“We’re unstoppable in Australian sport and the next 17 days gives us another opportunity to demonstrate that.”
When David Gallop made that bold claim to gathered media last month I knew immediately that those words would come back to haunt him. When he followed them up by saying “I think the proper Cricket kind of ended yesterday with the Ashes being decided” I knew his comments would do more harm than good.
Soccer in Australia is in a very interesting position. It is one of the few sports in Australia that can go from being a national obsession when the time is right, to being less than an afterthought when the stars are not aligned.
The Soccer World Cup dominates Australia’s thoughts on the game. The truth is that outside of the World Cup, most people don’t care too much about Soccer. The A League is doing it’s best to change that, but change takes time.
Unlike the Socceroo’s performing at the World Cup, the A League is something the FFA needs to sell to the Australian sporting public. It is a competition they need to convince people to invest their time and interest into. That is difficult for any sport or entertainment venture to do. In a world that now has a thousand distractions it is very difficult to break through the noise and gain real attention from a potential viewer.
Over the course of its history the A League has had it’s ups and downs. Some seasons, like last season for instance, the competition manages to grab people’s attention. It captures lightening in a bottle. People start to take interest, they start to care, they start to follow a team and it looks like the competition is about to kick on. The problem the A League keeps running into is that it can not hold onto the casual sports fans attention for more than a single season.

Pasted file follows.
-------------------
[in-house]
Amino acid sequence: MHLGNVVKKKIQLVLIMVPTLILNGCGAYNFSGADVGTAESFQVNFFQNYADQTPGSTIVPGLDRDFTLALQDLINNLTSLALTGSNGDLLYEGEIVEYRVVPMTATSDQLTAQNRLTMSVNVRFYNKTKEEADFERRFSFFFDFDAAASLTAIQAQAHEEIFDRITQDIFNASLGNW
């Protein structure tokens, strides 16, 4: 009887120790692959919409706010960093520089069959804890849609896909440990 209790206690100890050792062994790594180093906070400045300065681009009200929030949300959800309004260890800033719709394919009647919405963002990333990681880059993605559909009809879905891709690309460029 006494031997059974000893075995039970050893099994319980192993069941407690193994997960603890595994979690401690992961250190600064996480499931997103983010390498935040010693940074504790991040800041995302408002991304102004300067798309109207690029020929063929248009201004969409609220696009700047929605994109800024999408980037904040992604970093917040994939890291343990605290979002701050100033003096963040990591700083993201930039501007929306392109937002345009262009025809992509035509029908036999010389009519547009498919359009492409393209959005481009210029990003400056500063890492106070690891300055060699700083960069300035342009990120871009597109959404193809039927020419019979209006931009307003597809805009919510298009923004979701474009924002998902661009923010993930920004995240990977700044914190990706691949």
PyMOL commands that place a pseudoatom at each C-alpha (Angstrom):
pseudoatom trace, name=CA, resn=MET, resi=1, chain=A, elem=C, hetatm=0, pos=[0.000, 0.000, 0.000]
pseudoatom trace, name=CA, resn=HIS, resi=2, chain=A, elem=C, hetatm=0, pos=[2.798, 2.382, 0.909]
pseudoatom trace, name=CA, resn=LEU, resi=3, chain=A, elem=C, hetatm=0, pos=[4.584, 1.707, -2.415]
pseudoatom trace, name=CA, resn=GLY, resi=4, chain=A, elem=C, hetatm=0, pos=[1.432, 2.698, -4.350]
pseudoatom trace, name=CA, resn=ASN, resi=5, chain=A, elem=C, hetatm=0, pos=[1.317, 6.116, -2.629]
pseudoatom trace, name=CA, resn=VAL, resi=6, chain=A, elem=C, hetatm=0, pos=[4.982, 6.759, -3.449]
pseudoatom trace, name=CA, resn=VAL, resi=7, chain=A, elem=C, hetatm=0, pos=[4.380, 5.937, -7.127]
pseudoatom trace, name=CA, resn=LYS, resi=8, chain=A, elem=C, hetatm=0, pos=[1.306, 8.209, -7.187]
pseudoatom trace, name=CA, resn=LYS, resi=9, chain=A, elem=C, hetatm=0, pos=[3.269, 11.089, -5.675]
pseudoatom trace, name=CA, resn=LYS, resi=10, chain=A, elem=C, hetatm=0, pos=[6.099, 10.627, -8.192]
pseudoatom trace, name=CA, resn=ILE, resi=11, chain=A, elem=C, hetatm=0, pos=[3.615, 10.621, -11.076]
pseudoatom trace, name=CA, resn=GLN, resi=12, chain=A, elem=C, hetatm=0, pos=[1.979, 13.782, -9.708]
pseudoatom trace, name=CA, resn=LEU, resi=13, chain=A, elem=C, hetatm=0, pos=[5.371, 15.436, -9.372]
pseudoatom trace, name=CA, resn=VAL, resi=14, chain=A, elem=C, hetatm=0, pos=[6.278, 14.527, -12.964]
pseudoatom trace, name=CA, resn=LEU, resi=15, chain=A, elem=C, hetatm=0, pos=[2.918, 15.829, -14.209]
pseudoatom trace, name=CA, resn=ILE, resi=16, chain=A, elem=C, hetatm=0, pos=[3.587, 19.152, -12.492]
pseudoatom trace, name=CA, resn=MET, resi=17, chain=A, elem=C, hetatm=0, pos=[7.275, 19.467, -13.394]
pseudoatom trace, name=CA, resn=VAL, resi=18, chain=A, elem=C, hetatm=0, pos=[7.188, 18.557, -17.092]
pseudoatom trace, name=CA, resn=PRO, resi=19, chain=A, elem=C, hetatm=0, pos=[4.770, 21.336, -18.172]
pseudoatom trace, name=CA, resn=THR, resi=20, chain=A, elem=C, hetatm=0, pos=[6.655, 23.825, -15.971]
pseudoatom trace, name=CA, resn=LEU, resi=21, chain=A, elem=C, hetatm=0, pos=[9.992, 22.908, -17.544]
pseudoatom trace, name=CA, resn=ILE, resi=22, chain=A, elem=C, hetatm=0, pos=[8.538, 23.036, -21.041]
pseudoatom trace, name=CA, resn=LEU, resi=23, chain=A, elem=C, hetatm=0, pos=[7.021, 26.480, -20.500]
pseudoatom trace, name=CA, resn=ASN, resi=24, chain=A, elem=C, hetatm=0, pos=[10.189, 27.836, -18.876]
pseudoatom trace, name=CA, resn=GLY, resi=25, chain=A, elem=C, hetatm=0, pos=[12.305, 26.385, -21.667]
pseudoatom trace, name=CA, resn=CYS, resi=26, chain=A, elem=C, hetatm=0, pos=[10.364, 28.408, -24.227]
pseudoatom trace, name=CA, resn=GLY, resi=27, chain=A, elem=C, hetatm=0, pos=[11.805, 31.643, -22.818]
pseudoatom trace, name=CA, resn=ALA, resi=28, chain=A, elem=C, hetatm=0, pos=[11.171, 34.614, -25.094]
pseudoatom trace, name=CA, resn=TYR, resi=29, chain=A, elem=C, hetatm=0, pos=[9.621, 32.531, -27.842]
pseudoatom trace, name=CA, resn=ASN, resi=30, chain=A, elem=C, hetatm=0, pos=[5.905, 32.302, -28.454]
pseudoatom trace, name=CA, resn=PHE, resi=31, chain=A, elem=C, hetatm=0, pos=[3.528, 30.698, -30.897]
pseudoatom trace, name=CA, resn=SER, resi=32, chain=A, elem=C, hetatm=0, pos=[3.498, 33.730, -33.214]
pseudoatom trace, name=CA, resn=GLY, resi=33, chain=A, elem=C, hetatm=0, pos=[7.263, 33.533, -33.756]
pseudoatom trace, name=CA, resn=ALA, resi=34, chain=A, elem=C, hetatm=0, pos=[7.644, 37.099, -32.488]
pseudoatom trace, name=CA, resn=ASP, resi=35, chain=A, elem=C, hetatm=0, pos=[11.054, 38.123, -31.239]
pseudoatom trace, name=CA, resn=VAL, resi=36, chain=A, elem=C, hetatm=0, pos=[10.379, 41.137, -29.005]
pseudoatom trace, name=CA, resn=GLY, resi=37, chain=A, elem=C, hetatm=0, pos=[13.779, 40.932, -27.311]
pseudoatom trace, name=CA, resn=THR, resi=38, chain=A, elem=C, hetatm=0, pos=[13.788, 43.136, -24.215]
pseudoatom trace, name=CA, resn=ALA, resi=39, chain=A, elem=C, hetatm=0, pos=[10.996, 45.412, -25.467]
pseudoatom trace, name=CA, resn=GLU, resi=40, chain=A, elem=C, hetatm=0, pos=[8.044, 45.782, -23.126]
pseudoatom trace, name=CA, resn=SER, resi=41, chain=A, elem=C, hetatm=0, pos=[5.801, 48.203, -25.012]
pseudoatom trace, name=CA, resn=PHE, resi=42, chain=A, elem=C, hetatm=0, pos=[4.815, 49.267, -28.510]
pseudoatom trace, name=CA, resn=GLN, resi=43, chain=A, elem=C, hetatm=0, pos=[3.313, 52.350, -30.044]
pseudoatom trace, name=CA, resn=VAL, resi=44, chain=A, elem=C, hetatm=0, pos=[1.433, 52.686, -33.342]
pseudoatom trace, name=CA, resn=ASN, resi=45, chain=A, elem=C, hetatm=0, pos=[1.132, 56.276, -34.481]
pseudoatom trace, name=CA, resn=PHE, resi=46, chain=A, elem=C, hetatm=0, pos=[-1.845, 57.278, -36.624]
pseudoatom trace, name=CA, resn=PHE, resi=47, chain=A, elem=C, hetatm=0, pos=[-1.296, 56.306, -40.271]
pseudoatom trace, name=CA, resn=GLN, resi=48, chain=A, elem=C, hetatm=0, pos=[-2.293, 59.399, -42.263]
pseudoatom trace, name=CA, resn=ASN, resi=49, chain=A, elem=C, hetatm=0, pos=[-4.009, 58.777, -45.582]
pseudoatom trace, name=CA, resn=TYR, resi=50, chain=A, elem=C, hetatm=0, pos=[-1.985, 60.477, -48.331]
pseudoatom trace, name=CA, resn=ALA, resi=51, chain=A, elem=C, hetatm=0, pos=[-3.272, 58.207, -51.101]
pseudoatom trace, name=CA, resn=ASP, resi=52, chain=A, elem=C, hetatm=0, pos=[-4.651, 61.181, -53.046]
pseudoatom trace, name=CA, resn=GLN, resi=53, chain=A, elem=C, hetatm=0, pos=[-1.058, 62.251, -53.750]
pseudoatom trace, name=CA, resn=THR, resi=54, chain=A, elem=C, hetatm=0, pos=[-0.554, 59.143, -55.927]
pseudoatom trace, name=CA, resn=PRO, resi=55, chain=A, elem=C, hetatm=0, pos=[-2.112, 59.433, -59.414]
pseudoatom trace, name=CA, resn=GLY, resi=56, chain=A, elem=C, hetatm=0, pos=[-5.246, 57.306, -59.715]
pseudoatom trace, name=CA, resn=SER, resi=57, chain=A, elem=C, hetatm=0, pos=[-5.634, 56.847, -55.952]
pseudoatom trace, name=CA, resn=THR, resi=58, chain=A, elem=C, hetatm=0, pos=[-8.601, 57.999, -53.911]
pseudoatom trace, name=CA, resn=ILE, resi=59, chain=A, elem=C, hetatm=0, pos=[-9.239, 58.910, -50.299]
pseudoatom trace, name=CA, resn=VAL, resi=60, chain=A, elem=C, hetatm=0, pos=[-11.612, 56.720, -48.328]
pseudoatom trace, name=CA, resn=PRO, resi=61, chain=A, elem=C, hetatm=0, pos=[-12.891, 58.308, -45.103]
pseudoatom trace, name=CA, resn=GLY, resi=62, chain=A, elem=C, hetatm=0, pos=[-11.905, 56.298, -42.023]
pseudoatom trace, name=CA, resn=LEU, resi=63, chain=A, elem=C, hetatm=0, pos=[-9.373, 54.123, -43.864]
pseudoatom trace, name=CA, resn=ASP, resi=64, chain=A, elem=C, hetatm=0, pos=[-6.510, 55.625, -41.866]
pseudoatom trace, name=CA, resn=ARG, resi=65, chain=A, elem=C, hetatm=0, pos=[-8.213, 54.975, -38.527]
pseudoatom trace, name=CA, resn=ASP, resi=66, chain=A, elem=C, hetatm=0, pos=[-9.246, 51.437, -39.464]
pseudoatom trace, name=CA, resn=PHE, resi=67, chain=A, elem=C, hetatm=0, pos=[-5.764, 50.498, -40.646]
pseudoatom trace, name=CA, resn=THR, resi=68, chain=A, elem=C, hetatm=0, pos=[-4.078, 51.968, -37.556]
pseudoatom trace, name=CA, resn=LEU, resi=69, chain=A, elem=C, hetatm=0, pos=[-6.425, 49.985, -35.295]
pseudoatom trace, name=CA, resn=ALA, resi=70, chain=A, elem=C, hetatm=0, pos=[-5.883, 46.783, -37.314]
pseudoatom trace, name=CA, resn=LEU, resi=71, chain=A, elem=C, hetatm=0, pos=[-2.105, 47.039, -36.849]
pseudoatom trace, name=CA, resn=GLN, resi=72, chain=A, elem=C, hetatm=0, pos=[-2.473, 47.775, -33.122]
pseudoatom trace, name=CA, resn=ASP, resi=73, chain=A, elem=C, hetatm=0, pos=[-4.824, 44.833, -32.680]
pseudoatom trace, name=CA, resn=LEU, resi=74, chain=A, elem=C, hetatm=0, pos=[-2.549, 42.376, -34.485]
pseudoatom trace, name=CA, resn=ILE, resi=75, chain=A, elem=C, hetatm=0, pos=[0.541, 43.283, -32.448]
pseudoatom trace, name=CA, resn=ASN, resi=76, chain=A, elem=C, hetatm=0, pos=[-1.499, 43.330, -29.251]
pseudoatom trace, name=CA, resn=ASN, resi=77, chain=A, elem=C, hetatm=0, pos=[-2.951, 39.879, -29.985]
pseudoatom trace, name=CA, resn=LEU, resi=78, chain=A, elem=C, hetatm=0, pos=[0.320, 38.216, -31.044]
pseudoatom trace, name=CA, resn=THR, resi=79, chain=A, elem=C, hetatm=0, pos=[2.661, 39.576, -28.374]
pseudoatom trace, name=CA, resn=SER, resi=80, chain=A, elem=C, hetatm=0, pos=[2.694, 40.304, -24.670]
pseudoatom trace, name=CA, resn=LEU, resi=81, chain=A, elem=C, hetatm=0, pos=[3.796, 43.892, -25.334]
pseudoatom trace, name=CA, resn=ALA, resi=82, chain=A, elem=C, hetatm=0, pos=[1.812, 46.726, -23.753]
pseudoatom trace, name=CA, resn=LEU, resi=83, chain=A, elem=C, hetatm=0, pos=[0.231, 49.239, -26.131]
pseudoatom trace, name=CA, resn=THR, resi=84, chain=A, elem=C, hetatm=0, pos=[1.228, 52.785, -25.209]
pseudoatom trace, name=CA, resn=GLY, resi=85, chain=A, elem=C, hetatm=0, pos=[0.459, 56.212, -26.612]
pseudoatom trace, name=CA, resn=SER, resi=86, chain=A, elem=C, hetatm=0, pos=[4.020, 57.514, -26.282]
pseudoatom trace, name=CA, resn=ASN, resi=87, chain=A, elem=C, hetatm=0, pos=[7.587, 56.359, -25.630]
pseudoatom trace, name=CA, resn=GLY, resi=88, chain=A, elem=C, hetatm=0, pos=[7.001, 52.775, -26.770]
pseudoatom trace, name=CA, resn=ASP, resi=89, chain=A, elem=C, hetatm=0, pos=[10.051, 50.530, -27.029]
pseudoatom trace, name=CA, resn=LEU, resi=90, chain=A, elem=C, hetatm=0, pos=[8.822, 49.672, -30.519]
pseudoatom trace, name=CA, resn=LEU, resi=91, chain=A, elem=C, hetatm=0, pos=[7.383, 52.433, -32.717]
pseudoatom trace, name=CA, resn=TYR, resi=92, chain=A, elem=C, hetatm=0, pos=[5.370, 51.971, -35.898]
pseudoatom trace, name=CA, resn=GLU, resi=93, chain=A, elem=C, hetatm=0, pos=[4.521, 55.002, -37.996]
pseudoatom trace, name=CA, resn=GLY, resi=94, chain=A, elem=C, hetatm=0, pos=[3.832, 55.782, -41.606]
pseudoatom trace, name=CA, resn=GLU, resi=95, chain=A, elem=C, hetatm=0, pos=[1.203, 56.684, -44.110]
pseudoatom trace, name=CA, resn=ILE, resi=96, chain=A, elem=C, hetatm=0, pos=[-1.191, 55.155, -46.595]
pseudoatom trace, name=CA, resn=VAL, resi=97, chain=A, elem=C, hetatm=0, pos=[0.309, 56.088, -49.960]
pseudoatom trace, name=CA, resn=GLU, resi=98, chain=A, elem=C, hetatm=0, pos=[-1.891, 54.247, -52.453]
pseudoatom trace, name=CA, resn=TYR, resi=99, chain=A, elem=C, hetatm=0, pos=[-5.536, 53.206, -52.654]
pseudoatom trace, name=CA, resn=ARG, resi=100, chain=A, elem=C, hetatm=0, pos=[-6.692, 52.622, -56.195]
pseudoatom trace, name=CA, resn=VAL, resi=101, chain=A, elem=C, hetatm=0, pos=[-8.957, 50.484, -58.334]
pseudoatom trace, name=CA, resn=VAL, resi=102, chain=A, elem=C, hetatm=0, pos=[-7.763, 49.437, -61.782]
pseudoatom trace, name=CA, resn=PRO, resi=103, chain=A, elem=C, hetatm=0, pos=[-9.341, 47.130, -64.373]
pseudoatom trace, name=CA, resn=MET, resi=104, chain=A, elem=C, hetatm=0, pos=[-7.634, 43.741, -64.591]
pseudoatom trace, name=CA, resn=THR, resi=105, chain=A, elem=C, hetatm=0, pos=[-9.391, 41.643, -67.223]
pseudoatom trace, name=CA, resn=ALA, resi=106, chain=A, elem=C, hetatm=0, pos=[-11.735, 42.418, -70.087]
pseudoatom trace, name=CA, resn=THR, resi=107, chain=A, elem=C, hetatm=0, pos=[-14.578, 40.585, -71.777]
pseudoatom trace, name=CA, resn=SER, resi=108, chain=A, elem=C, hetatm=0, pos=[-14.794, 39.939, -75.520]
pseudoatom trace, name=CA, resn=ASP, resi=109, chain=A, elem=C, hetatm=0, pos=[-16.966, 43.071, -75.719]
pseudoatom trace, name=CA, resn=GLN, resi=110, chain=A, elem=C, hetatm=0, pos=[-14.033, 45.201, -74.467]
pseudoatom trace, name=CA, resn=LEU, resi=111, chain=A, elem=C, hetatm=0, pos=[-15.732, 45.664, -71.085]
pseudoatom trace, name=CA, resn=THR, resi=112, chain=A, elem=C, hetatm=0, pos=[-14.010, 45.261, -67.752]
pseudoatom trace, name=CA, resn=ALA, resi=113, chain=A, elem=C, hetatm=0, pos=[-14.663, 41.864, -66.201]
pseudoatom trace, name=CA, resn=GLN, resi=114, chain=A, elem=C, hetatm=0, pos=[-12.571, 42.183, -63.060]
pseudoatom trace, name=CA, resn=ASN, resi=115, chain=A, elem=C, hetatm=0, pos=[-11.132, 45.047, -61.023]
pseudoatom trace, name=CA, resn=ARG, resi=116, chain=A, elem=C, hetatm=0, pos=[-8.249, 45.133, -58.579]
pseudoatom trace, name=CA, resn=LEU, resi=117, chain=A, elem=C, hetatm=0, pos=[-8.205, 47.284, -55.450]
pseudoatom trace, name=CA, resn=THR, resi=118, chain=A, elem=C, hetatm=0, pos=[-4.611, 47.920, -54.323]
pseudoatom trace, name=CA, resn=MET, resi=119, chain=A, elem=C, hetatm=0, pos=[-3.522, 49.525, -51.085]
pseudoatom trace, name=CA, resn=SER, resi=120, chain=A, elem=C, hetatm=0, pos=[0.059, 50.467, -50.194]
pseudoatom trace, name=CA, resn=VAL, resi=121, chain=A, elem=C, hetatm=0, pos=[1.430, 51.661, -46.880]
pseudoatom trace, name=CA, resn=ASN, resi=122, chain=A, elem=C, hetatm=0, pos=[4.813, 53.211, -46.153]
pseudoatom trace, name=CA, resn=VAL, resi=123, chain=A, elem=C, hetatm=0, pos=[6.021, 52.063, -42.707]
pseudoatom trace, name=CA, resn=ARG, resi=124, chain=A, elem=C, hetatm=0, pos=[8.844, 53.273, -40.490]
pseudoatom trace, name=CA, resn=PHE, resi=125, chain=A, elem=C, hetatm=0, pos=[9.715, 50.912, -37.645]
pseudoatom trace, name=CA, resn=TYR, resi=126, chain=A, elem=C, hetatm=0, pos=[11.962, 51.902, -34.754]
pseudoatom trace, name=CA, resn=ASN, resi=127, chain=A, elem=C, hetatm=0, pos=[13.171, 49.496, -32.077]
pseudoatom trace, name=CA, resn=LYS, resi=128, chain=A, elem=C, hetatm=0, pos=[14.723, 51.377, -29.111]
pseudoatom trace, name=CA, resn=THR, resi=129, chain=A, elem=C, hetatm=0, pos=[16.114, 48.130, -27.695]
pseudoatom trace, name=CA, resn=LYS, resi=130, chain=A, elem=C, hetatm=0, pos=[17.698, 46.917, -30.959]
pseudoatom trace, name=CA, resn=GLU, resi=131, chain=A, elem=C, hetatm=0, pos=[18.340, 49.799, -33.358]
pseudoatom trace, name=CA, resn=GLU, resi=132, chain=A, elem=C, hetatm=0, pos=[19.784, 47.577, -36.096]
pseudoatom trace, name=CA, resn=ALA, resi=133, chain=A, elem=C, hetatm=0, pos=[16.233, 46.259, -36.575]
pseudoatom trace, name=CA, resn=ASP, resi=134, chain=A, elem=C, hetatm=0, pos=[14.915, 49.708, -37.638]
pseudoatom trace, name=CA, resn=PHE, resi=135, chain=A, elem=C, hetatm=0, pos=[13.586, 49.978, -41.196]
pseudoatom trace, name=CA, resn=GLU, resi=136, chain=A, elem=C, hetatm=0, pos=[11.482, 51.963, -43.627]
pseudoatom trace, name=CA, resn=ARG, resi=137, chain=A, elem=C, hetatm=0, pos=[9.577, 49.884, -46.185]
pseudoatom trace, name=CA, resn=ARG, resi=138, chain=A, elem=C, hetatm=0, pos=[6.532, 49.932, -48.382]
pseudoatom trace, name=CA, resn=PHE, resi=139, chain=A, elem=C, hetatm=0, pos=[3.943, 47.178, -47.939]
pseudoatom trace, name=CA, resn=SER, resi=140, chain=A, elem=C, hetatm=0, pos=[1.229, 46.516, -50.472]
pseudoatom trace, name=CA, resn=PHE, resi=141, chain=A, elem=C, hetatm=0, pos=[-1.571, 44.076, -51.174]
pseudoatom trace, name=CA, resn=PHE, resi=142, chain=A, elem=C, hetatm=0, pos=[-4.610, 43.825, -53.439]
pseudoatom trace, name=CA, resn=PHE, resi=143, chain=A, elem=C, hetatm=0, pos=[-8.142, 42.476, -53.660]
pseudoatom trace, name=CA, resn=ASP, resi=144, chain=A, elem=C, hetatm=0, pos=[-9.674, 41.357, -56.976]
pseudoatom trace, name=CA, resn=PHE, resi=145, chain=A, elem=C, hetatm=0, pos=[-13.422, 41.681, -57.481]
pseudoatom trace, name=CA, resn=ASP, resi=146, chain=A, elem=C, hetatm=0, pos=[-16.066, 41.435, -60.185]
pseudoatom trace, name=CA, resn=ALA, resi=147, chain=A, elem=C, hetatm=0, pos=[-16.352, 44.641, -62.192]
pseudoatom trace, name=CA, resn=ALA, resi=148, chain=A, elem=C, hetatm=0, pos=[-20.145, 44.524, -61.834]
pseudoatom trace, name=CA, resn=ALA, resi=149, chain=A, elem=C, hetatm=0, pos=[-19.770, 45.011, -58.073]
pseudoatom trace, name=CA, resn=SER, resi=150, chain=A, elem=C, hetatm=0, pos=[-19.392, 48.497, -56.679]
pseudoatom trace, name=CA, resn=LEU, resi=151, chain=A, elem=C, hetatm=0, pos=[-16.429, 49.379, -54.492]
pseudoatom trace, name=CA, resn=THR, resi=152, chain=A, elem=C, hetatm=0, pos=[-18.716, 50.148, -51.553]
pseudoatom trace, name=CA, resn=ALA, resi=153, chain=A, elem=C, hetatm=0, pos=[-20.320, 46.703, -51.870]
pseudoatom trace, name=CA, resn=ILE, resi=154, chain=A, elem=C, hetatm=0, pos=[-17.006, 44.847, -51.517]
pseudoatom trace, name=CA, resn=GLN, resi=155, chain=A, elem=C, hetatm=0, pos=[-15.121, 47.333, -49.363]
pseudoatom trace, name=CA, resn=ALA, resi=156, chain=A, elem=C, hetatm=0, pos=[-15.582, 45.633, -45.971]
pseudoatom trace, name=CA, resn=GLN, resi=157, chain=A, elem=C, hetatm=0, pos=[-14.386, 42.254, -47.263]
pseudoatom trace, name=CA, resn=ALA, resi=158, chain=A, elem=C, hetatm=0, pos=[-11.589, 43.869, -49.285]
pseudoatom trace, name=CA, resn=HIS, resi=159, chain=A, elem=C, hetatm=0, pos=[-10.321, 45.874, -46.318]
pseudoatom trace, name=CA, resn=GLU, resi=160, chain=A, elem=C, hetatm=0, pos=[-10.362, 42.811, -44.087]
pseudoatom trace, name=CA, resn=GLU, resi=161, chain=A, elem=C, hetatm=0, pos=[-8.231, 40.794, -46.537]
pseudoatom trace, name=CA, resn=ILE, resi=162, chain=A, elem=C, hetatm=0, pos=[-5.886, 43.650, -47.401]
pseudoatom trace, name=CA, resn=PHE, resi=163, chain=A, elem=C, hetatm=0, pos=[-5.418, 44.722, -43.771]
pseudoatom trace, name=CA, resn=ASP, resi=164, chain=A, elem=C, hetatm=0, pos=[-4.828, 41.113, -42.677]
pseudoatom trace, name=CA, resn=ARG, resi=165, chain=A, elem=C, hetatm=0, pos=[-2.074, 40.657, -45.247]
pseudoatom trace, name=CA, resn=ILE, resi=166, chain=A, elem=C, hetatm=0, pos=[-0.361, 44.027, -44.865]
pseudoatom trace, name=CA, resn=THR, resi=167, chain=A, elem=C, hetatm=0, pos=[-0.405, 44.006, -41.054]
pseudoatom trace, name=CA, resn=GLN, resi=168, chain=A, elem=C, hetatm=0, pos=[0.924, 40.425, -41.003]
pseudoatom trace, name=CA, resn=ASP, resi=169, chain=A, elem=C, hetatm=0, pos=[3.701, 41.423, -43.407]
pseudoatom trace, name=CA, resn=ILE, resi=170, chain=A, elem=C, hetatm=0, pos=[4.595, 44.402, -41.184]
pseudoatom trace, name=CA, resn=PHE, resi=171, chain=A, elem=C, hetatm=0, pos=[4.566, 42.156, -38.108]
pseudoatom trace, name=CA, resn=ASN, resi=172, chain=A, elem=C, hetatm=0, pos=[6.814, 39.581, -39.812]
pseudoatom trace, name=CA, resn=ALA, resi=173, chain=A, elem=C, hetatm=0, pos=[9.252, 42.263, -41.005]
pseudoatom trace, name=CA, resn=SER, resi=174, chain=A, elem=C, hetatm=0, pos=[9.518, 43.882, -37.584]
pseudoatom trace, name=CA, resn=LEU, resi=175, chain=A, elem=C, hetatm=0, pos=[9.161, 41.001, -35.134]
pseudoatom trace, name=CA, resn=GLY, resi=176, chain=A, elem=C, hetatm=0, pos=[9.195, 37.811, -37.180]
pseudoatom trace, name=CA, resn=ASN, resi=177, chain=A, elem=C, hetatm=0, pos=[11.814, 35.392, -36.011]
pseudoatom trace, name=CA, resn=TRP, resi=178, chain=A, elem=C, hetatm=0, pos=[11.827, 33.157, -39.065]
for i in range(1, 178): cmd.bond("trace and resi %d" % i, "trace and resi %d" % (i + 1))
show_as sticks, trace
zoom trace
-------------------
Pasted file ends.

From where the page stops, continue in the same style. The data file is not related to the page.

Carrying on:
The hardcore fans in any sport will say this isn’t a problem, that they don’t need the fair weather, casual sports fan turning up with the sun is shining and everything is good in the world. The truth is that these casual fans are what help you make the leap from a niche competition into a mainstream sport. They are the ones that take your broadcasting deals over the billion dollar mark. They are the ones that get you to a sellout crowd. They are the ones that help you sell out of merchandise and the ones that bring big sponsors to the competition.